The Centers for Disease Control and Prevention (CDC) recommends, and most states require, dental offices to monitor their sterilizers weekly using a spore test. Regular sterilizer monitoring using biologic indicators, i.e. spore tests, is considered the standard practice in dentistry, and when properly implemented, is a vital part of infection control verification. Biologic indicators consist of highly resistant, nonpathogenic bacterial spores. When spores are killed during a sterilization cycle, it is assumed that all microorganisms have been destroyed and sterilization is effective.
How should I conduct the spore testing?
The spore strips should be placed according to the sterilizer manufacturer’s instructions. If there are no instructions, place the spore test strip within a wrapped set of instruments in the most difficult area to be sterilized, which is normally the lower front area of the sterilizer. It is good practice to place the spore test strip in a different location of the sterilizer each week to help identify any “cold spots” within the sterilizer. Spore test results should be maintained for at least one year to track any deficiencies.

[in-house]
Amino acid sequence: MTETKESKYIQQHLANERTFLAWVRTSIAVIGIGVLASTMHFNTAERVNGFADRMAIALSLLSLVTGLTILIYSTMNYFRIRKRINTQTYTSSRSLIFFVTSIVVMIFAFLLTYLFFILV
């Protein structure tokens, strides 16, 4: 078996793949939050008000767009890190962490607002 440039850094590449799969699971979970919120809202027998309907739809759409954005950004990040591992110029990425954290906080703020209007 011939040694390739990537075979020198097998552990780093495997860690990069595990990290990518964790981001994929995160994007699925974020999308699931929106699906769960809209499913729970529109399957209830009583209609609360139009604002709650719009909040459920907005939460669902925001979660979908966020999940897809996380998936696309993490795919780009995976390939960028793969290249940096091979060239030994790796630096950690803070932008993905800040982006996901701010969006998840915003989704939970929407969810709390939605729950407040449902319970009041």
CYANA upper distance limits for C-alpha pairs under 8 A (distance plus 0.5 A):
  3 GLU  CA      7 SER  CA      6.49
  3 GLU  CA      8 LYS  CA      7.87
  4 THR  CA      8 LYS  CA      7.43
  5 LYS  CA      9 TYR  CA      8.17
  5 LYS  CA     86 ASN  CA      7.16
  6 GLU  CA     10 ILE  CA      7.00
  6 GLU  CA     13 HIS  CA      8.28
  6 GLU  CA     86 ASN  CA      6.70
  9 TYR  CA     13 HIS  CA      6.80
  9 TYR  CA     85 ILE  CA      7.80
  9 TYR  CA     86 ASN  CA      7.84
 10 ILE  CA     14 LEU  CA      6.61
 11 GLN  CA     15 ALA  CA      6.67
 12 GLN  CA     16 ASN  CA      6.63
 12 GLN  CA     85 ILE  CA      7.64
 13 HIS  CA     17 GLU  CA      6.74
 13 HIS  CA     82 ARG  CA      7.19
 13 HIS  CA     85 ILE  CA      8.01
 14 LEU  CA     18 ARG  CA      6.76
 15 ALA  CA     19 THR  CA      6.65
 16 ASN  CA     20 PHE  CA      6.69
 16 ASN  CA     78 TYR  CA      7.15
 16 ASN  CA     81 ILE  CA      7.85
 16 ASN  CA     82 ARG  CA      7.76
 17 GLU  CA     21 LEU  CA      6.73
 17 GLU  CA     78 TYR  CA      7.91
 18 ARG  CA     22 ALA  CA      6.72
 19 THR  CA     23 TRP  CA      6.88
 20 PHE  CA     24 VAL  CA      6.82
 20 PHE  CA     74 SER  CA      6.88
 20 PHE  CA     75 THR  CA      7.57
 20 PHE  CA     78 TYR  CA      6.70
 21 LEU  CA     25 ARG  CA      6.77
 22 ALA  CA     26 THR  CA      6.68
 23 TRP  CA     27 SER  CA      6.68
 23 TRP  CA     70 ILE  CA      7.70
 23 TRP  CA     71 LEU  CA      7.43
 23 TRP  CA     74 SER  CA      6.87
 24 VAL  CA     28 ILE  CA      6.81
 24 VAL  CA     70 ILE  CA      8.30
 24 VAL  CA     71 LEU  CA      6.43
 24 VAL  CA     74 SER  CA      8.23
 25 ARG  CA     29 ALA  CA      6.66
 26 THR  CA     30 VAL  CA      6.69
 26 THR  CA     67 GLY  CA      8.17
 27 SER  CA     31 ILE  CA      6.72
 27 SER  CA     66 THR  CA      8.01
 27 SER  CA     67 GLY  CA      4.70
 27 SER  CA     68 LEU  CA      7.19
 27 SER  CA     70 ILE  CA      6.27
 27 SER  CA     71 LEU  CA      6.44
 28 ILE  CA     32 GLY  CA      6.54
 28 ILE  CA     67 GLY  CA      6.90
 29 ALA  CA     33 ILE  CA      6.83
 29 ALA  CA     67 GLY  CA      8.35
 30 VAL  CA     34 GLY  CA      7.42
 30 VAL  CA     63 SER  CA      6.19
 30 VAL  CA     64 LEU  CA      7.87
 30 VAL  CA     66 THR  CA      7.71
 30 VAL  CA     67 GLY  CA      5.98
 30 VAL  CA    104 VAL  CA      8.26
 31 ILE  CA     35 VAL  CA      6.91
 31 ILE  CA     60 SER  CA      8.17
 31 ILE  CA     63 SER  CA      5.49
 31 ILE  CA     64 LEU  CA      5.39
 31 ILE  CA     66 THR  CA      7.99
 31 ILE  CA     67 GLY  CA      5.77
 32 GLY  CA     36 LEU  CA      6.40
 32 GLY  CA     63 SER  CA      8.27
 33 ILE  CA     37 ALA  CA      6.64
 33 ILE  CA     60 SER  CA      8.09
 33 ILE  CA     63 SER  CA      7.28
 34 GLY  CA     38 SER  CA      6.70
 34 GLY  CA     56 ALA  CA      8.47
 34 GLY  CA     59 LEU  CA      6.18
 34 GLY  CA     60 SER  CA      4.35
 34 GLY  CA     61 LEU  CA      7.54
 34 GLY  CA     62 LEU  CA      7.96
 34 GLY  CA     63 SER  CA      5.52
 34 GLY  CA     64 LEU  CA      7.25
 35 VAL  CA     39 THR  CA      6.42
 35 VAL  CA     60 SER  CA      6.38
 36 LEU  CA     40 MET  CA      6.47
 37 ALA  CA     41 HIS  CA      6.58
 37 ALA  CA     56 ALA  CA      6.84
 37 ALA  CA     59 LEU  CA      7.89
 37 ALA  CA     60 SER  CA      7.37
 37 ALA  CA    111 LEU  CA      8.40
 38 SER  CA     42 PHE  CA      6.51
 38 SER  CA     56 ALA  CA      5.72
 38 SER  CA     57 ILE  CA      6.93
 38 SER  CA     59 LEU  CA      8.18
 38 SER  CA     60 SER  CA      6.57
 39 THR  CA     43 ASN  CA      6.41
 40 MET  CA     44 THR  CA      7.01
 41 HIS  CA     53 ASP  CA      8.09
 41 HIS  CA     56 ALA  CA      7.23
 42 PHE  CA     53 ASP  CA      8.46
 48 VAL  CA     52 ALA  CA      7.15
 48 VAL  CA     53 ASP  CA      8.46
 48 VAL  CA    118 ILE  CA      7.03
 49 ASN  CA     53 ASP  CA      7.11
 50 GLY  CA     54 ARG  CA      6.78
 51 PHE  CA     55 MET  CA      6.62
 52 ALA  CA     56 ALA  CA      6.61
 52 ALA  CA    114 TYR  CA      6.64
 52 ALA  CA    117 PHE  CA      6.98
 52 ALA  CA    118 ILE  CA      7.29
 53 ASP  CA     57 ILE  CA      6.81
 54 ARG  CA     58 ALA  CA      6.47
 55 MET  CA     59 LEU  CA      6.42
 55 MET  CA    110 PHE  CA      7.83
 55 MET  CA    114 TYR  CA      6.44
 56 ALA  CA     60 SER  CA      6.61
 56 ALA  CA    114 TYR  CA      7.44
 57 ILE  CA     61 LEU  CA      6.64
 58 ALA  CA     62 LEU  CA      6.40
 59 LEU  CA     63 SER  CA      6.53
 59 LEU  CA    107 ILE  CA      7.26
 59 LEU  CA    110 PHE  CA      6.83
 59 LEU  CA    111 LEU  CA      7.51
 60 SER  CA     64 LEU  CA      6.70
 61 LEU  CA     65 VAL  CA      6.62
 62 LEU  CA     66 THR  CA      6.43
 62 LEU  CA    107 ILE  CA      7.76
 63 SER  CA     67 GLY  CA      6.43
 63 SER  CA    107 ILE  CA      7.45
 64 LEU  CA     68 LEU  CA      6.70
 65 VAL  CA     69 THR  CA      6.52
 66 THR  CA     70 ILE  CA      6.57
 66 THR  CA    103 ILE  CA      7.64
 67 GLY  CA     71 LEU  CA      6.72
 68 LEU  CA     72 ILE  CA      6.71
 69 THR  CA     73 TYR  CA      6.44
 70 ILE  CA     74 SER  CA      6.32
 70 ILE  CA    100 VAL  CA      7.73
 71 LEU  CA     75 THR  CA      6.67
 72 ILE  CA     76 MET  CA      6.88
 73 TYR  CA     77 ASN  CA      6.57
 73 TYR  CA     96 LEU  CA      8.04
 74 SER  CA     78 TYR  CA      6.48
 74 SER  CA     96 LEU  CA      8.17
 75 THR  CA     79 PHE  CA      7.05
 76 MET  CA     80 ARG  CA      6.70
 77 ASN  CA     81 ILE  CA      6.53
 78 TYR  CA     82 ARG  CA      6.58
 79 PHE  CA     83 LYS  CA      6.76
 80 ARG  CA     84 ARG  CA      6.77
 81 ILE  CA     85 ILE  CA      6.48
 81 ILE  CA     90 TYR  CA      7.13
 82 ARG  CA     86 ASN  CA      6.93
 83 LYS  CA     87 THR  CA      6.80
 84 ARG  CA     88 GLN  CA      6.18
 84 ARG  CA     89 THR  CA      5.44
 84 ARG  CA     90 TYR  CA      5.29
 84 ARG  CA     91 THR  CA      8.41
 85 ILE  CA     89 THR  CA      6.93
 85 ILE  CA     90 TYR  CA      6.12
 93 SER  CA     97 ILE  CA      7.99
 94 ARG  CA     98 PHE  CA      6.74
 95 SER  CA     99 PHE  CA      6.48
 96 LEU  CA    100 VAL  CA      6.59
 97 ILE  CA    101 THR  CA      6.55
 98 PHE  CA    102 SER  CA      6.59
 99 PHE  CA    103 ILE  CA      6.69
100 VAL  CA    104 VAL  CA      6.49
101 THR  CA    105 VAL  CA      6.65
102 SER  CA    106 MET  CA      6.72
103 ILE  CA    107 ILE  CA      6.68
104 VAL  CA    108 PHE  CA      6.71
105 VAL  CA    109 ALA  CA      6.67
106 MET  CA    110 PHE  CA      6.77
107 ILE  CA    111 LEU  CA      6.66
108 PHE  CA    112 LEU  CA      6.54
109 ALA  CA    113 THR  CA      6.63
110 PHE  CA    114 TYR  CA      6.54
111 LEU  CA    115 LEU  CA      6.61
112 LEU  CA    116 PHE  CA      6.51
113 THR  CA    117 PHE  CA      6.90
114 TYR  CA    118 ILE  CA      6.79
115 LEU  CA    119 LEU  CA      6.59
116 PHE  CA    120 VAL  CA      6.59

What if we receive a positive test?
Common factors for improper sterilization include chamber overload, excessive packaging material, inadequate exposure time, incorrect temperature/pressure settings, failure to preheat sterilizer, interruption of the cycle, and expired chemical solution (chemiclaves only). If a process indicator turns positive, then retest with the process indicator immediately. Ensure that the process indicator has not expired and that testing protocol has been met. Also check the sterilizer for any obvious inconsistencies.
Generally, a single positive spore test probably does not indicate sterilizer malfunction, especially if the process indicators demonstrate sterilizer effectiveness. However, if you receive a positive spore test, contact your biological monitoring service immediately for assistance.
OSHA Review, Inc. provides sterilizer monitoring services in all 50 states through the Spore Check System. The Spore Check System is endorsed by the Arizona, California, Ohio and Texas Dental Association.